The Observer recently heard a story about the artist Carroll Cloar of Earle, Ark., whose strange and distinctly Southern paintings have inspired comparisons to Henri Rousseau and Faulkner. Cloar’s works are on display at the Arkansas Arts Center through June 1. Cloar died back in 1993, but not before creating a body of work that never fails to move The Observer’s hillbilly heart in all kind of directions. The paintings are brilliant, scenes of animals and agriculture and vernacular architecture, with usually only two or three colors predominating. They typically focus on people, who often face the viewer directly and expressionlessly as in old-fashioned portrait photography.
The story we heard about Cloar was about one of these people: a recurring figure in his works who was also a real living person, a childhood friend of the artist’s named Charlie Mae Brown. She appears in “Charlie Mae Looking for Little Eddie,” peeking carefully around a bush, on the other side of which is a goat. And again in “Charlie Mae Practicing for the Baptism,” looking slightly older and seeming cold, wrapped in a shawl and standing in a river alone. “Mama and Charlie Mae in the Garden” depicts exactly what its title says, as does “Charlie Mae as a Baby,” in which Charlie sits in the dirt next to a cat arching its back.
Cloar discusses their friendship in an interview quoted in the exhibit’s catalogue, which is titled “The Crossroads of Memory”: “When I was at an age and a condition when I welcomed any kind of playmate, boy or girl, black or white, I had a delightful companion named Charlie Mae Brown. Charlie Mae lived with her uncle and grandmother, Dish-eye and Mattie Perry, at the back of a pasture Charlie Mae called a forest. Dish-eye had a crawfish hand, just a thumb and a little finger on one hand, but he could pick a box and sing and had a voice that carried, at sundown to the banks of the Tyronza River.”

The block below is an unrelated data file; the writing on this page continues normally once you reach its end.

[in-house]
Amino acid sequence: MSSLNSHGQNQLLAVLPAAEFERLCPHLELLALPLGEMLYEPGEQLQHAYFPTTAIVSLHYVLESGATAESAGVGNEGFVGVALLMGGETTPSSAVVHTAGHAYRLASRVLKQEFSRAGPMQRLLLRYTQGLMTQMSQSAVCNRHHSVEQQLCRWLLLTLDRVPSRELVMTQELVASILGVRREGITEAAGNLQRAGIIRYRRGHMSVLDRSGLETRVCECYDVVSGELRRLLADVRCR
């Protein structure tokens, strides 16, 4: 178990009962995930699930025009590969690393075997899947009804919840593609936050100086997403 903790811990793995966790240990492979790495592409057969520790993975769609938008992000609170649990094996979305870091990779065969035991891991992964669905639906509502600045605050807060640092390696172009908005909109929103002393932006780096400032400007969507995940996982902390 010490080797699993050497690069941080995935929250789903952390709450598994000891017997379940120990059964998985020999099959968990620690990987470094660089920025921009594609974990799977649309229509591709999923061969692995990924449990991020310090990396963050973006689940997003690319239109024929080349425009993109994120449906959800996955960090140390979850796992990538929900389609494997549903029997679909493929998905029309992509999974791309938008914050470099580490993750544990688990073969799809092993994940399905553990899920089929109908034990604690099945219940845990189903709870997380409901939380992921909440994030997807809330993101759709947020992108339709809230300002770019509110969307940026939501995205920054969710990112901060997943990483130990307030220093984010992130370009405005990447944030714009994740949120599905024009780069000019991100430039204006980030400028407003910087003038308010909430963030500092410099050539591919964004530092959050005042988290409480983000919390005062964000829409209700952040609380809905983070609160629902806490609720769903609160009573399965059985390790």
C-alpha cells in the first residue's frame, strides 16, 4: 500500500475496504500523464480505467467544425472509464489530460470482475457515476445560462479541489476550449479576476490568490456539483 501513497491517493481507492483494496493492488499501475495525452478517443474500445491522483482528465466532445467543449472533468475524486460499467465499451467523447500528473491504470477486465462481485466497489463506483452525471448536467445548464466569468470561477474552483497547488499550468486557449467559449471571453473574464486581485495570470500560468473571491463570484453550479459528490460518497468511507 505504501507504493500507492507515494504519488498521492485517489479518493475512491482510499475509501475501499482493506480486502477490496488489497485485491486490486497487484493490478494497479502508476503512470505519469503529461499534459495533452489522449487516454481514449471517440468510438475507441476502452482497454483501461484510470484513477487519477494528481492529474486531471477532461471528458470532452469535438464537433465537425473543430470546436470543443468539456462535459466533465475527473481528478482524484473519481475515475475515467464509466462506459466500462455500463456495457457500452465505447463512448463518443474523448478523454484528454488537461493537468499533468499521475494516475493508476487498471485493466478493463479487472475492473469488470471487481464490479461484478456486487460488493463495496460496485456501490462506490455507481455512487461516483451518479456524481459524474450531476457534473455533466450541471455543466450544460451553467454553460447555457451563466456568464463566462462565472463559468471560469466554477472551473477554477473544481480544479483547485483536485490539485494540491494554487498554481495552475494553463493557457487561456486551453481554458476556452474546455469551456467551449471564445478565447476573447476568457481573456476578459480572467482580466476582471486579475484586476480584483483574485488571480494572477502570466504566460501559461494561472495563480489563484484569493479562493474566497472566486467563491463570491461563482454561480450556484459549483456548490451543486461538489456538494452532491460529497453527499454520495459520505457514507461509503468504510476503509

After some immature falling out between the two kids, a rupture that apparently involved a dispute over the ownership of a puppy, Cloar lost touch with Charlie Mae and never met her again. He looked for her — a letter exists from 1967 that confirms this. After a television appearance years later, he was contacted by a Mrs. Idel Morris in Memphis, Charlie Mae’s granddaughter. As Cloar had gone on to a successful art career, Morris told him, Charlie Mae had become a housemaid, cleaning and keeping house finally for a woman who was possibly named Marguerite Piazza. This woman reportedly owned at least two of Cloar’s paintings, one of which was titled “Charlie Mae and Georgeanna.”
In that painting, Charlie Mae reclines in a bed of flowers next to her cat, possibly the same cat as before. She has a curious smile and the painting is filled with blindingly red poppies, like a satellite image of a large city. The real Charlie Mae must have seen the painting every day while cleaning her employer’s home. Donald Harington later wrote about the coincidence in his monograph on Cloar: “Had she for years dusted that painting without knowing that the girl depicted in it was herself? Or had she known?”
There is another painting of Cloar’s that made an impression on The Observer, one that might seem unrelated on the surface but which we suspect, seen from another angle, could have everything to do with Charlie Mae. It’s called “Joe Goodbody’s Ordeal,” and Cloar claims it is also “based on a true story.” It was inspired by a sharecropper who lived near the artist’s family. “One night he went crazy,” Cloar said in a 1984 interview, “dashing wildly across the fields. He was caught and persuaded to enter the mental institution at Little Rock.”
This painting isn’t available on the Internet. We’ve just tried looking for it in Google Images. If you look around enough, you can find an early black and white sketch, a blueprint for the final product that doesn’t come close to approximating its effect. In the real thing, a man runs toward the viewer clutching his head in agony, all in muted yellows and purples. In front of him is a cloud of what might be birds or insects, but which are so slight and faded as to seem like figments of his imagination. In the same interview, Cloar says, “Joe Goodbody’s ordeal could be anybody’s ordeal.”
Indeed, sir. Indeed. There but for the grace of God goes any erstwhile Observer.